As Colombia begins the implementation of its newly achieved peace deal, many experts have highlighted the urgent need to reintegrate millions of the country’s displaced people and refugees.
According to the latest statistics from the U.N. High Commissioner for Refugees (UNHCR), Colombia has the world’s highest proportion of its citizens living as internally displaced persons (IDPs) – more than 6 million individuals, or 13 percent of the national population as of the most recent estimates made last year. (Note: IDPs are technically distinguished from refugees, who are defined as those who flee across borders.)
A report released earlier this month by the Migration Policy Institute (MPI) argues that the reintegration of this displaced segment of the population will be critical for the country’s successful recovery from the ravages of more than a half century of civil warfare between the Colombian government and leftist rebels known as the FARC.
“Although the peace agreement symbolizes unprecedented progress, the country has a long way to go to achieve stability,” the report says. “Addressing internal displacement will be a fundamental challenge throughout implementation of the peace deal.”
According to the report, at least half of those displaced in-country are from rural areas that have fled to slums of the largest cities. Many at-risk populations, such as indigenous groups and Afro-Colombians, disproportionately suffer the effects of conflict because they often live in territories targeted by armed groups.
Most of those displaced are still unable to return home due to continued violence in the region. Although the FARC is already in the process of disarming, there is ongoing violence by criminal bands, other guerrilla and right-wing paramilitary groups in the region as they fight for the formerly FARC-controlled illicit drug trade, illegal mining sites, and rural zones.
The Guardian reported that right-wing paramilitaries have displaced nearly 1,000 people since the start of the year in the western region of Chocó, and Amnesty International has warned that paramilitaries have killed “scores of civil leaders” over the past year.
“Alarmingly, in various parts of Colombia the armed conflict is as alive as ever,” the group said in a statement.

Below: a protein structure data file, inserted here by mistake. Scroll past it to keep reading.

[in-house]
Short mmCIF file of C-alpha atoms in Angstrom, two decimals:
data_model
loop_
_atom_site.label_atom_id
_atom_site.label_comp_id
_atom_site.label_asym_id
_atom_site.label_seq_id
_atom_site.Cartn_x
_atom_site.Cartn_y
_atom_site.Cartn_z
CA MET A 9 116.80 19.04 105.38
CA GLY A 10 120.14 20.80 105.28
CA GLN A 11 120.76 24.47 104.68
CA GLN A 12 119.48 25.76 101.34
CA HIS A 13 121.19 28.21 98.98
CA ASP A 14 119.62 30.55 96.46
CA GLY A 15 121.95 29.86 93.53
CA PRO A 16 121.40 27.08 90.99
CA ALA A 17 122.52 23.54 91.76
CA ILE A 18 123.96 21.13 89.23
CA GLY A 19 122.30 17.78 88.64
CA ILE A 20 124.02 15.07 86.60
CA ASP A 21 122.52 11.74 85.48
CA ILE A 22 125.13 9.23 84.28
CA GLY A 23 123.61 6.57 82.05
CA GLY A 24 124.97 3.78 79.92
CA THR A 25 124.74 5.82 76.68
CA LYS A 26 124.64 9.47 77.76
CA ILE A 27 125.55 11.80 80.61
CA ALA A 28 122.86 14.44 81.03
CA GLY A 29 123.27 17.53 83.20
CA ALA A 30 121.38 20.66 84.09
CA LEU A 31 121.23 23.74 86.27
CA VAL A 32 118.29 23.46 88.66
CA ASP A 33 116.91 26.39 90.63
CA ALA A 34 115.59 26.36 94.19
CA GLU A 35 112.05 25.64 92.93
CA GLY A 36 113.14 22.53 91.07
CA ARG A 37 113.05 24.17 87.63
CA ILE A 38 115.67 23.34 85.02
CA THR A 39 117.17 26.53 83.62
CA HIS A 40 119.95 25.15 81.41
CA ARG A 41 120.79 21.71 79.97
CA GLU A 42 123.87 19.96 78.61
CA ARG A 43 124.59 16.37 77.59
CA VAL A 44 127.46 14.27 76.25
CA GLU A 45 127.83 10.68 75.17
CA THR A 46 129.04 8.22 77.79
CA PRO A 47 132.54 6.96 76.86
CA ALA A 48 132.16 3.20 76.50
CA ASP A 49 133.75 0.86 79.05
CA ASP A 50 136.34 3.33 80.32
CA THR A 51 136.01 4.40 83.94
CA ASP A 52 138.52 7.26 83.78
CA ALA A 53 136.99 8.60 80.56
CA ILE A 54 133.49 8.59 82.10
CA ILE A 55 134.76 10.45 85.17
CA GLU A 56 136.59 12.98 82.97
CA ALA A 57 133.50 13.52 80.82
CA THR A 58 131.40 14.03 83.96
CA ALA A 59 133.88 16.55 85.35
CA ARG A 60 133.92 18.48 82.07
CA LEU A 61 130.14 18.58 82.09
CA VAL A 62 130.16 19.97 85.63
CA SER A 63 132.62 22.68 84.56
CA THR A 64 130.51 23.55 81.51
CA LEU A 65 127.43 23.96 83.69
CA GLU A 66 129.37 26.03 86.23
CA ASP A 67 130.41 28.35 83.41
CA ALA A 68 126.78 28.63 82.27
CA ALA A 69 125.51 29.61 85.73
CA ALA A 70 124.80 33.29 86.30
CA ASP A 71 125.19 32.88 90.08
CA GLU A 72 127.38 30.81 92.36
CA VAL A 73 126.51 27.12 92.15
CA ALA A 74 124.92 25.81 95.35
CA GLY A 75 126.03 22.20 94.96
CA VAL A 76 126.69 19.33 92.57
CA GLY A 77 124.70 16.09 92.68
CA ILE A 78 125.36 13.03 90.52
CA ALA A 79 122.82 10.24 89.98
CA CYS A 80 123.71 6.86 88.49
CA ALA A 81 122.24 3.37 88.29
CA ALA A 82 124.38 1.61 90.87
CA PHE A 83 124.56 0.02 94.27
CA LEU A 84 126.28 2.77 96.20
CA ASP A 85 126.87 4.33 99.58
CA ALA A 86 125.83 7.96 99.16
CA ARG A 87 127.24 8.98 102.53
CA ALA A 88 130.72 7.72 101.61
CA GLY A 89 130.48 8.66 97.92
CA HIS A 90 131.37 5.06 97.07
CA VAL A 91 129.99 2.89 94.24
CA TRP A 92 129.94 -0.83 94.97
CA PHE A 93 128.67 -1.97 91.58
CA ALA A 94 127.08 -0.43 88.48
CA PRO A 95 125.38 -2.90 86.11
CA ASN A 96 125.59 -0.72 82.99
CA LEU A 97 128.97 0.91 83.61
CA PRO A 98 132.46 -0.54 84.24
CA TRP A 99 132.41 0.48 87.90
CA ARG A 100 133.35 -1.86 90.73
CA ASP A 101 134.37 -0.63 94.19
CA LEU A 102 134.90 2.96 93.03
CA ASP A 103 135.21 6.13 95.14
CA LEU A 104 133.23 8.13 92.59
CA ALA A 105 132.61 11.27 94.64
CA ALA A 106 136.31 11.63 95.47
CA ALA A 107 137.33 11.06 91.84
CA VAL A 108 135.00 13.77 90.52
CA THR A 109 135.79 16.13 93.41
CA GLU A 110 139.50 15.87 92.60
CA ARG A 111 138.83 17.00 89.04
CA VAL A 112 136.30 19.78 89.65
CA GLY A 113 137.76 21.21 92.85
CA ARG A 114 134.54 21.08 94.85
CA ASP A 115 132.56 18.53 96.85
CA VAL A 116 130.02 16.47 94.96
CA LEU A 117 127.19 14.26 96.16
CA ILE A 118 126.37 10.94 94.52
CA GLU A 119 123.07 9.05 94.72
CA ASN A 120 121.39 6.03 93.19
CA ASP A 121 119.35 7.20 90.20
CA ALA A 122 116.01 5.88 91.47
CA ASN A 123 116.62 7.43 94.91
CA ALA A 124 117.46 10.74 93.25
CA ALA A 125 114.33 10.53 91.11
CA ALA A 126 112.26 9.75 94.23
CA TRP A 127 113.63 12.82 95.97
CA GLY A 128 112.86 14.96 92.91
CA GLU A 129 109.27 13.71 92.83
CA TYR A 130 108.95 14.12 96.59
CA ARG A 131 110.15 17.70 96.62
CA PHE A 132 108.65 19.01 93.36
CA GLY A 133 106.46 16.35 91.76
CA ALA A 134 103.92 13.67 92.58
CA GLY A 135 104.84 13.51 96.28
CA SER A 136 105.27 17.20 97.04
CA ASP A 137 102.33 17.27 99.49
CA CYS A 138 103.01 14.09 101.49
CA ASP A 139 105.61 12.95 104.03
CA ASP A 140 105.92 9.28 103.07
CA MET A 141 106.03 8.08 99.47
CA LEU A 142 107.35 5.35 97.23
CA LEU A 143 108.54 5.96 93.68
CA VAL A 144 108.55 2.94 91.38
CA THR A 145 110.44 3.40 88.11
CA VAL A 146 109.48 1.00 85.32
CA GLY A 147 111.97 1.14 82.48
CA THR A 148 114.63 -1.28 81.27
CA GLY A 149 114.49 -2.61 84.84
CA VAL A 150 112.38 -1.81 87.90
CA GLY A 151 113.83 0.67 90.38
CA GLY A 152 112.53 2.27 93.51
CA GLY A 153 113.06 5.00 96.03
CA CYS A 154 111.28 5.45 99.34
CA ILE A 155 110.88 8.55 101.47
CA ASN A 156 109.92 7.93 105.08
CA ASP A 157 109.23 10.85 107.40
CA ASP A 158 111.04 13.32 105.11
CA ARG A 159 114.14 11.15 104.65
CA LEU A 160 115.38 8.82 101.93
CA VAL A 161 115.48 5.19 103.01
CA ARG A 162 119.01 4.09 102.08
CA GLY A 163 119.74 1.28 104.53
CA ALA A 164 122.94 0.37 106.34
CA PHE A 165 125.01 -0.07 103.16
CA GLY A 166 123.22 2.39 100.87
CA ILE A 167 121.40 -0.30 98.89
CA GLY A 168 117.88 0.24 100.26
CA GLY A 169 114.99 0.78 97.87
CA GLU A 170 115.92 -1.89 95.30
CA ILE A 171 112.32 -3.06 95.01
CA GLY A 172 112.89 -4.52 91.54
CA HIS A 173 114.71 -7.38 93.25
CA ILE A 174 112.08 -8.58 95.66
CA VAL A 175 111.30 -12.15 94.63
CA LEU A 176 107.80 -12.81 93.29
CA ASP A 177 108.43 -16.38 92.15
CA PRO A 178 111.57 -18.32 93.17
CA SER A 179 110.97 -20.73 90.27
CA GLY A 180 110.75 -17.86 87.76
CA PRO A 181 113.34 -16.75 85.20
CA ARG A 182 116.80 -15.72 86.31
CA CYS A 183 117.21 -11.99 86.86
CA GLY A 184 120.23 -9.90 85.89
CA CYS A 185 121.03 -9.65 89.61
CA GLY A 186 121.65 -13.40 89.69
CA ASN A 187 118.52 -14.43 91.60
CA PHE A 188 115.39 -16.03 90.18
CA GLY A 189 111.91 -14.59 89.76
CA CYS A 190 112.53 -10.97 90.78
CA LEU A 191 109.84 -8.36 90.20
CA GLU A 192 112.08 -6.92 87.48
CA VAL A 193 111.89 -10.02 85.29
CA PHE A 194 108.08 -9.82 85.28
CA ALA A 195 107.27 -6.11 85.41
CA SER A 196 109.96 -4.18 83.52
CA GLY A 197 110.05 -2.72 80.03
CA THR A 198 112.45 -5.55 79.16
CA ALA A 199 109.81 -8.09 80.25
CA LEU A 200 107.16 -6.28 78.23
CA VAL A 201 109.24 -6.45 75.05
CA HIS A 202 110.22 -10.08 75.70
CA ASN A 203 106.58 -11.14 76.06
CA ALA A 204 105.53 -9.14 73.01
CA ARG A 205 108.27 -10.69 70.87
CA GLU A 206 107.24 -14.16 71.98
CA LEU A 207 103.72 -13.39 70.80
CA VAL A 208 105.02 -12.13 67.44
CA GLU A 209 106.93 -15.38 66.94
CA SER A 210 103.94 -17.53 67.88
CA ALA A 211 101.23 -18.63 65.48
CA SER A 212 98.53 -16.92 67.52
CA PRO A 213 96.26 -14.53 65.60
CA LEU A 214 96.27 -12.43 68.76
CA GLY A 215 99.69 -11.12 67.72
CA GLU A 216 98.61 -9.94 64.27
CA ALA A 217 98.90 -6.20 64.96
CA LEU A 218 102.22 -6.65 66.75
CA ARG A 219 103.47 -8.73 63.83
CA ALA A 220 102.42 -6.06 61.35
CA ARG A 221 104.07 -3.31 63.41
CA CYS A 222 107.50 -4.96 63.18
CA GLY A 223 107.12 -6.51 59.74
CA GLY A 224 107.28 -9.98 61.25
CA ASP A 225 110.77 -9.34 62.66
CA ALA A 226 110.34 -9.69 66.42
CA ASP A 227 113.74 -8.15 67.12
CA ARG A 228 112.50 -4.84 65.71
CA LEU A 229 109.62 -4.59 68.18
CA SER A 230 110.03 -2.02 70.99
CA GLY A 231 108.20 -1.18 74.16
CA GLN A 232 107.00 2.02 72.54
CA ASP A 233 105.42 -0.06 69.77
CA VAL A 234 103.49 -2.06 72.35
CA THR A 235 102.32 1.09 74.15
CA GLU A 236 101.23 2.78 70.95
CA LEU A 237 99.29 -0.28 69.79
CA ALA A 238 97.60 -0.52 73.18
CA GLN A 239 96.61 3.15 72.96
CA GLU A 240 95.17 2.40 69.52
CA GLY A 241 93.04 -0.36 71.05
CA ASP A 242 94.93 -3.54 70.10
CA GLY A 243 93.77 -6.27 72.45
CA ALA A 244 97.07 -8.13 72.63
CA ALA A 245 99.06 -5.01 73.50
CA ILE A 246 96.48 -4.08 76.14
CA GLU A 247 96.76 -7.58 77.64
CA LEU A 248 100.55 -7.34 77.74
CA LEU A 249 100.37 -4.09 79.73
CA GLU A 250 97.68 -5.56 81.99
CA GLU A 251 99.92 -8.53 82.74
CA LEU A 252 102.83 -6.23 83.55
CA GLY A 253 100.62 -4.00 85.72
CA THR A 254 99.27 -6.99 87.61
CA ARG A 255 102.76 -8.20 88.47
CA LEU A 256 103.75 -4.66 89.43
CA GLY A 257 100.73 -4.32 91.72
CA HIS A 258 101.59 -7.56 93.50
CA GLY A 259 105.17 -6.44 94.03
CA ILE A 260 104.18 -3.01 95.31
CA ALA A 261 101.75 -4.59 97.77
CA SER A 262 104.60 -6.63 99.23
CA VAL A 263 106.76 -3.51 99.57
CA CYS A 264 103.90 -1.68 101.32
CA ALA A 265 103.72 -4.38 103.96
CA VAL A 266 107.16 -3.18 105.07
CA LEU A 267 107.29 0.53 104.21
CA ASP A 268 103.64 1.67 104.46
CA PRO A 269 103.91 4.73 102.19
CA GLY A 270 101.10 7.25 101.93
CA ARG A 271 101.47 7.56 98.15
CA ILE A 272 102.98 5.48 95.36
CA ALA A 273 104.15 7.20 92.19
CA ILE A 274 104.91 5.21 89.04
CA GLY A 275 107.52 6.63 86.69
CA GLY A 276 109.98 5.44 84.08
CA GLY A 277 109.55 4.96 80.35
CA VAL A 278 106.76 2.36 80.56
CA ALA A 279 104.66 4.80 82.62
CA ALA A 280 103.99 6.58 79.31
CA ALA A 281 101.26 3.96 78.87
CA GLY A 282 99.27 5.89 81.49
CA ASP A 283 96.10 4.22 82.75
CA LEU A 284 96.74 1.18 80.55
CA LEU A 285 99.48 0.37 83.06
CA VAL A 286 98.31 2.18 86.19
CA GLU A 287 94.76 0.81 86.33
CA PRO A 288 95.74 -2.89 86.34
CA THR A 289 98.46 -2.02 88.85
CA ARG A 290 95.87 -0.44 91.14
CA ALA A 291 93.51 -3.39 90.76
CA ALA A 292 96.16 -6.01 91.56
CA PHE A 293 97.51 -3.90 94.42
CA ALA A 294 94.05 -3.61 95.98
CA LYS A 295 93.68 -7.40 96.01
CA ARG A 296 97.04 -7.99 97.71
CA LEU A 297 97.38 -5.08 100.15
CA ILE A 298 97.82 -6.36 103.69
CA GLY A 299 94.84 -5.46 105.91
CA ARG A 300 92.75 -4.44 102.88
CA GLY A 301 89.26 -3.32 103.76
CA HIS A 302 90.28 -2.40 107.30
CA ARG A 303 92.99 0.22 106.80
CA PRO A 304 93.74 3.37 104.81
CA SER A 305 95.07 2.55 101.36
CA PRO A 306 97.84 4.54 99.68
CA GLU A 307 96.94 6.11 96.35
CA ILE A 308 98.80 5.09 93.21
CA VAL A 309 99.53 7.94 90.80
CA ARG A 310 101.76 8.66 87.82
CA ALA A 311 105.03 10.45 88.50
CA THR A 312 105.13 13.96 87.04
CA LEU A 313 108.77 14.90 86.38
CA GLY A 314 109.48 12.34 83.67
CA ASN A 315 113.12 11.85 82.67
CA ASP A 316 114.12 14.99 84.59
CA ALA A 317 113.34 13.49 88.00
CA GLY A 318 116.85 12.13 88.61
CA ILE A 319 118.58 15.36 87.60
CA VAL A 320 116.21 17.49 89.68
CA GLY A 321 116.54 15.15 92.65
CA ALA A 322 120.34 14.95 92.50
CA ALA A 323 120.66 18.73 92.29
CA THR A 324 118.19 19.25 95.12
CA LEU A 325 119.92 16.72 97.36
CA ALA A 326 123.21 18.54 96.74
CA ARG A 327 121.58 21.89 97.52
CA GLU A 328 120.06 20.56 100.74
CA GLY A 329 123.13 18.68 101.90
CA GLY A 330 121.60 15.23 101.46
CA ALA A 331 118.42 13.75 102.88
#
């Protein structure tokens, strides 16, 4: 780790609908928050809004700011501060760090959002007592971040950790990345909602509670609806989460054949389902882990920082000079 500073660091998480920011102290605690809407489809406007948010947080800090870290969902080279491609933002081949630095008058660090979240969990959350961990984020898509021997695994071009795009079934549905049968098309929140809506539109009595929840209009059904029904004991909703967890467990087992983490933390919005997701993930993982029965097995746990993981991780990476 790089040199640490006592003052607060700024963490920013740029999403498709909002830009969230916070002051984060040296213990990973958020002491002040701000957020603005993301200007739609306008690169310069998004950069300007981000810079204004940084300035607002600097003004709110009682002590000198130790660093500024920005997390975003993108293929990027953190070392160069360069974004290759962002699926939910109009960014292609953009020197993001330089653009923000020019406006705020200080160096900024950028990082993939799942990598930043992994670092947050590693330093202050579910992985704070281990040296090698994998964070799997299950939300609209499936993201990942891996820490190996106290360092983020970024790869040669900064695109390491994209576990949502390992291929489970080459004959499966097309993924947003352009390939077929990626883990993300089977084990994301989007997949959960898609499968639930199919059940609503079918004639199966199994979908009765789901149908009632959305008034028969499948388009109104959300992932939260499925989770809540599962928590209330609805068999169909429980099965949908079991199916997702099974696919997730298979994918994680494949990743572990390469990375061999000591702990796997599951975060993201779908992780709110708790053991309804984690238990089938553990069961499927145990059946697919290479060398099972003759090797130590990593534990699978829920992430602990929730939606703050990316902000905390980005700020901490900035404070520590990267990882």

The 52-year conflict has also driven some 340,000 Colombians outside of the country, living as refugees abroad in countries like Venezuela, Ecuador, the United States and Spain. While many are formally registered with UN refugee agency, a large number of Colombia’s refugees remain unregistered and thus unable to access basic services in their host countries, according to the MPI report.
Many of these refugees are college-educated professionals, the report says, and their reintegration should be a priority in Colombia’s development efforts.
“Although the government has developed initiatives to encourage the return of Colombian professionals, the lack of a comprehensive plan guaranteeing employment, competitive salaries, and further investment in science and research discourages the return of many,” the report says.
To reintegrate and protect Colombia’s displaced people and refugees, peacemakers have already adopted several programs and laws. One is the UNHCR and U.N. Development Program’s Transitional Solutions Initiative, which has helped displaced communities obtain housing, land and livelihoods opportunities and helped facilitate humanitarian assistance for some 38,700 people.
Still, the UNHCR says there is a need for additional measures to protect IDPs and other refugees as well as provide a space for them in the ongoing peace talks.
“UNHCR believes that a positive outcome to the negotiations will open the way for reintegration of the internally displaced and returning refugees,” UNHCR spokesperson Adrian Edwards told reporters at a news briefing in Geneva last Tuesday.
“UNHCR is ready to support the Government of Colombia in its efforts to restore the rights of Colombian internally displaced people and returning refugees and address their protection and assistance needs,” he added.